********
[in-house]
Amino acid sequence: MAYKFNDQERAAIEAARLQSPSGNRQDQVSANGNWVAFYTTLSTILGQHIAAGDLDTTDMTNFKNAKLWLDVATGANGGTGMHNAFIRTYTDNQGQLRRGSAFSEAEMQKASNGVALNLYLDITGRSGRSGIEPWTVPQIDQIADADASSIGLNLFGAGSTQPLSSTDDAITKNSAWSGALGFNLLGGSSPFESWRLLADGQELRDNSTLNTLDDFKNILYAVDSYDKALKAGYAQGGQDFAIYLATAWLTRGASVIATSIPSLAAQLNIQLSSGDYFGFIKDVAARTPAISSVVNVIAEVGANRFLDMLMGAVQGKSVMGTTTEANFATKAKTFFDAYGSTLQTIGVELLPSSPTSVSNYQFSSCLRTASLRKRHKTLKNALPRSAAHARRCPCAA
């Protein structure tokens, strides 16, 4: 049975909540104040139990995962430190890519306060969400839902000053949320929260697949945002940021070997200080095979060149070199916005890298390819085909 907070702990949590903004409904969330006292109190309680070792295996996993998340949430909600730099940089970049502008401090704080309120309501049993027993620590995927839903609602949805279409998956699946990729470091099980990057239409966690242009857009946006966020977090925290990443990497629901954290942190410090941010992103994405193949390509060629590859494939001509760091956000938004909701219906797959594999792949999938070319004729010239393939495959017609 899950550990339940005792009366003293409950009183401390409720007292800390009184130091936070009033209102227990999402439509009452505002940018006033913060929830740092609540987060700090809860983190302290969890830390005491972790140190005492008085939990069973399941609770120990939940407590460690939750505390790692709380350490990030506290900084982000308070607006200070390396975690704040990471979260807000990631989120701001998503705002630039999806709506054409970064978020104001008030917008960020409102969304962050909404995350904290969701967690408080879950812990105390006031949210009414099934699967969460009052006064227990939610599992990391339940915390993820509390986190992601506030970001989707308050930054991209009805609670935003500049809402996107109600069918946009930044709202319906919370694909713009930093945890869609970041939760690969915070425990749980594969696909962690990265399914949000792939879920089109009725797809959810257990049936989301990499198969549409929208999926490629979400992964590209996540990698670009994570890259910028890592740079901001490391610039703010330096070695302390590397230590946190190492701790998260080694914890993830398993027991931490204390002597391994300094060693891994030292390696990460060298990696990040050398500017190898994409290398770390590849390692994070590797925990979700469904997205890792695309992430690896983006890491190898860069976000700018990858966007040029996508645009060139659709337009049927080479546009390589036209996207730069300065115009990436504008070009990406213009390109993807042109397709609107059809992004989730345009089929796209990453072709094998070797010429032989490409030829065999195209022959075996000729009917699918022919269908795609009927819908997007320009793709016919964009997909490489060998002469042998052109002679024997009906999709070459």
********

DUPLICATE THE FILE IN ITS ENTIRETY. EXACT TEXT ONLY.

[in-house]
Amino acid sequence: MAYKFNDQERAAIEAARLQSPSGNRQDQVSANGNWVAFYTTLSTILGQHIAAGDLDTTDMTNFKNAKLWLDVATGANGGTGMHNAFIRTYTDNQGQLRRGSAFSEAEMQKASNGVALNLYLDITGRSGRSGIEPWTVPQIDQIADADASSIGLNLFGAGSTQPLSSTDDAITKNSAWSGALGFNLLGGSSPFESWRLLADGQELRDNSTLNTLDDFKNILYAVDSYDKALKAGYAQGGQDFAIYLATAWLTRGASVIATSIPSLAAQLNIQLSSGDYFGFIKDVAARTPAISSVVNVIAEVGANRFLDMLMGAVQGKSVMGTTTEANFATKAKTFFDAYGSTLQTIGVELLPSSPTSVSNYQFSSCLRTASLRKRHKTLKNALPRSAAHARRCPCAA
């Protein structure tokens, strides 16, 4: 049975909540104040139990995962430190890519306060969400839902000053949320929260697949945002940021070997200080095979060149070199916005890298390819085909 907070702990949590903004409904969330006292109190309680070792295996996993998340949430909600730099940089970049502008401090704080309120309501049993027993620590995927839903609602949805279409998956699946990729470091099980990057239409966690242009857009946006966020977090925290990443990497629901954290942190410090941010992103994405193949390509060629590859494939001509760091956000938004909701219906797959594999792949999938070319004729010239393939495959017609 899950550990339940005792009366003293409950009183401390409720007292800390009184130091936070009033209102227990999402439509009452505002940018006033913060929830740092609540987060700090809860983190302290969890830390005491972790140190005492008085939990069973399941609770120990939940407590460690939750505390790692709380350490990030506290900084982000308070607006200070390396975690704040990471979260807000990631989120701001998503705002630039999806709506054409970064978020104001008030917008960020409102969304962050909404995350904290969701967690408080879950812990105390006031949210009414099934699967969460009052006064227990939610599992990391339940915390993820509390986190992601506030970001989707308050930054991209009805609670935003500049809402996107109600069918946009930044709202319906919370694909713009930093945890869609970041939760690969915070425990749980594969696909962690990265399914949000792939879920089109009725797809959810257990049936989301990499198969549409929208999926490629979400992964590209996540990698670009994570890259910028890592740079901001490391610039703010330096070695302390590397230590946190190492701790998260080694914890993830398993027991931490204390002597391994300094060693891994030292390696990460060298990696990040050398500017190898994409290398770390590849390692994070590797925990979700469904997205890792695309992430690896983006890491190898860069976000700018990858966007040029996508645009060139659709337009049927080479546009390589036209996207730069300065115009990436504008070009990406213009390109993807042109397709609107059809992004989730345009089929796209990453072709094998070797010429032989490409030829065999195209022959075996000729009917699918022919269908795609009927819908997007320009793709016919964009997909490489060998002469042998052109002679024997009906999709070459």